Making Words Count
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Comments From Writer's I've Worked With

Comments From Writer's I've Worked With

I asked a number of authors I’ve worked with recently if they’d be willing to write a comment about their experience of working with me as an editor. I told them that over the last six years of free-lancing I’d become acutely aware of what a difficult situation a writer looking for editorial help finds him or herself in, not knowing the ins and outs of publishing, not knowing the reputation or track record of any of the people they might be dealing with — basically working in the dark. Indeed, I’d started to joke that choosing a free-lance editor was a lot like choosing a shrink — there really is no good way to do it; you simply have to pick somebody and try them and see if the pairing works out. The proof of the pudding and all that. But I thought that perhaps hearing about the experiences of other people might help such writers in their search and decision making process.

The unedited responses which are printed below initially surprised me in their diversity, but of course it makes sense — the main thing an editor has to do is respond appropriately to the person and text before him. There is no cookie-cutter process here; different writers and different manuscripts require different, and appropriate, responses. Sometimes it’s the over-all structure that needs work, sometimes it’s line editing, sometimes it’s characterization, etc. This is why I often find myself at a loss when talking with a potential client who asks how I’ll approach their manuscript, worried about what I’ll do to their book. I’m always tempted to say, Ask me when I’ve finished. In truth, how would I know before I’ve actually done the editing? Not a reasonable answer, I know, so I restrain myself. But to come back to the proof of the pudding: the thing that matters is whether the manuscript gets better or not, which is what makes the analogy to choosing a shrink quite precise.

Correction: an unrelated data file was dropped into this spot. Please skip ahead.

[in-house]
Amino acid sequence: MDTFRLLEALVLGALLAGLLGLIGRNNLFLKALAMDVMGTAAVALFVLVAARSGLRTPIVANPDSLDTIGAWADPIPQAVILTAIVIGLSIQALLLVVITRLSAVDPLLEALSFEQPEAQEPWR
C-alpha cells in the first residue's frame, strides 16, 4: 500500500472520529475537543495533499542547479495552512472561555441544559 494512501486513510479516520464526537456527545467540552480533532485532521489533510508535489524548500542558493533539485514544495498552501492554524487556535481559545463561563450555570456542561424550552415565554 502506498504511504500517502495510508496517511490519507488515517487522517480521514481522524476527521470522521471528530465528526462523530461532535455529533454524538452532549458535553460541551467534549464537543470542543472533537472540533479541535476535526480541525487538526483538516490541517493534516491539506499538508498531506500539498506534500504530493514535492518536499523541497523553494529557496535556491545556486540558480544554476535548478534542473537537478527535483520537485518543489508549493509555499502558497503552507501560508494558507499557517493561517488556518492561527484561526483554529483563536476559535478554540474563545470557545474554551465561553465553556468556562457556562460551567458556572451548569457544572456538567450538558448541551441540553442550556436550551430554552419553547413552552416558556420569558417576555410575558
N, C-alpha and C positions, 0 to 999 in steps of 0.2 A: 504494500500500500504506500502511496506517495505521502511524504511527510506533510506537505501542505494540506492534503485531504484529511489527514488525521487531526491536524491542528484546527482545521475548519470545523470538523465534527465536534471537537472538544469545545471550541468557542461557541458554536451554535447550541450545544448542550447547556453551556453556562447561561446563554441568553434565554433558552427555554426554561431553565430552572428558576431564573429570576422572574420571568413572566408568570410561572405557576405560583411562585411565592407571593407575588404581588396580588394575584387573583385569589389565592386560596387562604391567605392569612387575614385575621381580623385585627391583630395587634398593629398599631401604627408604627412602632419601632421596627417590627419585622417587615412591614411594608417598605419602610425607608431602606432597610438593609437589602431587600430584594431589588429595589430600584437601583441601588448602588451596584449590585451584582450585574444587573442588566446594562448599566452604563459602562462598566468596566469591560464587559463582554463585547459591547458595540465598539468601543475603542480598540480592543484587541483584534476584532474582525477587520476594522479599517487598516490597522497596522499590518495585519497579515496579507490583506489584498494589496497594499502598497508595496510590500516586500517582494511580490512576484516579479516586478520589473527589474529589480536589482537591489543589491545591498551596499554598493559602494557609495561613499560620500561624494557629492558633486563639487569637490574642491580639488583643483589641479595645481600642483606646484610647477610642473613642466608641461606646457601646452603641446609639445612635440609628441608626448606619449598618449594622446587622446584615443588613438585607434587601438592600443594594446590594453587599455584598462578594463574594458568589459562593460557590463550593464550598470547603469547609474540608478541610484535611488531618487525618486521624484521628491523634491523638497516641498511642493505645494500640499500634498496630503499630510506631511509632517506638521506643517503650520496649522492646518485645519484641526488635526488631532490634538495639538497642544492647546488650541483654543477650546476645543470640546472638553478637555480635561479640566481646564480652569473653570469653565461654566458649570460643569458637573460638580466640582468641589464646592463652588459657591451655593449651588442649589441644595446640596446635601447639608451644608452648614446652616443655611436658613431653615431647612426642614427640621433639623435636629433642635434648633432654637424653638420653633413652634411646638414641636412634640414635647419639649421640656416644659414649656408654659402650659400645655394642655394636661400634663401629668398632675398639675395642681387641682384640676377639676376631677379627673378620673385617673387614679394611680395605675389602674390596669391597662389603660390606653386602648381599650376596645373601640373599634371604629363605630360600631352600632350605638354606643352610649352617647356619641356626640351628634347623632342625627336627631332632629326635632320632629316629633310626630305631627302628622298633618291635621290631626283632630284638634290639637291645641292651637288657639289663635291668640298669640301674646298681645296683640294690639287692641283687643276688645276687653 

In any event, here are some comments by other writers I’ve worked with that might help you in your decision making process. Or not.

Michael Denneny has been my editor for novels, poetry, and plays for over thirty years. His vast store of knowledge of literature in the English language as well as South American work in translation offers a fecund foundation for his judgments. He is sensitive to the individual voice and nurtures that voice with an acute sense of point of view, syntax, and grammar. More importantly, Michael is passionate about the work he does on manuscripts and his work with writers. There is a warmth, an enthusiasm about detail he exudes whenever he approaches a text. There is always room for new ideas, embellishments, cuts, and characters. Michael is a marvel to work with.
— Ntozake Shange, author of “for colored girls who have considered suicide/when the rainbow is enuf,” Macmillan, l975 SASSAFRASS, CYPRESS & INDIGO, St. Martin’s Press, l982 BETSEY BROWN, St. Martin’s, l985 LILIANE, St. Martin’s, l994 HOW I COME BY THIS CRYING SONG, St. Martin’s, 2010
My new book, Return to the Middle Kingdom: One Family, Three Revolutionaries, and The Birth of Modern China, is nonfiction. During the process of writing it, I told my editor, Michael Denneny, that I intended it not only for China specialists but also for general readers. In other words, I wanted it to be a well-researched, fact-based nonfiction, and yet I also wanted it to read like an engrossing historical novel, a story of adventure, political intrigue and family life as a century and a half of history swept through China. Fully understanding what I intended to do, Michael coached me with skill and imagination. With his help, I saw more clearly that I could and should dramatize the facts, use revealing anecdotes to create three-dimensioned characters of real people, and describe their venues with illuminating details, so as to bring history to life. I am glad to say that since the publication of this book, more than a few scholars, reviewers, and readers appreciate what I intended to accomplish.
— Yuan-tsung Chen, author of RETURN TO THE MIDDLE KINGDOM, Union Square Press, 2008
Michael is an outstanding editor. His rigorous editing reflects a hard-to-find knack for simultaneously focusing on content, reader, writer and the book market. What more could an author want?
— Kairol Rosenthal, author of EVERYTHING CHANGES: THE INSIDER’S GUIDE TO CANCER IN YOUR 20s AND 30s, Wiley, 2009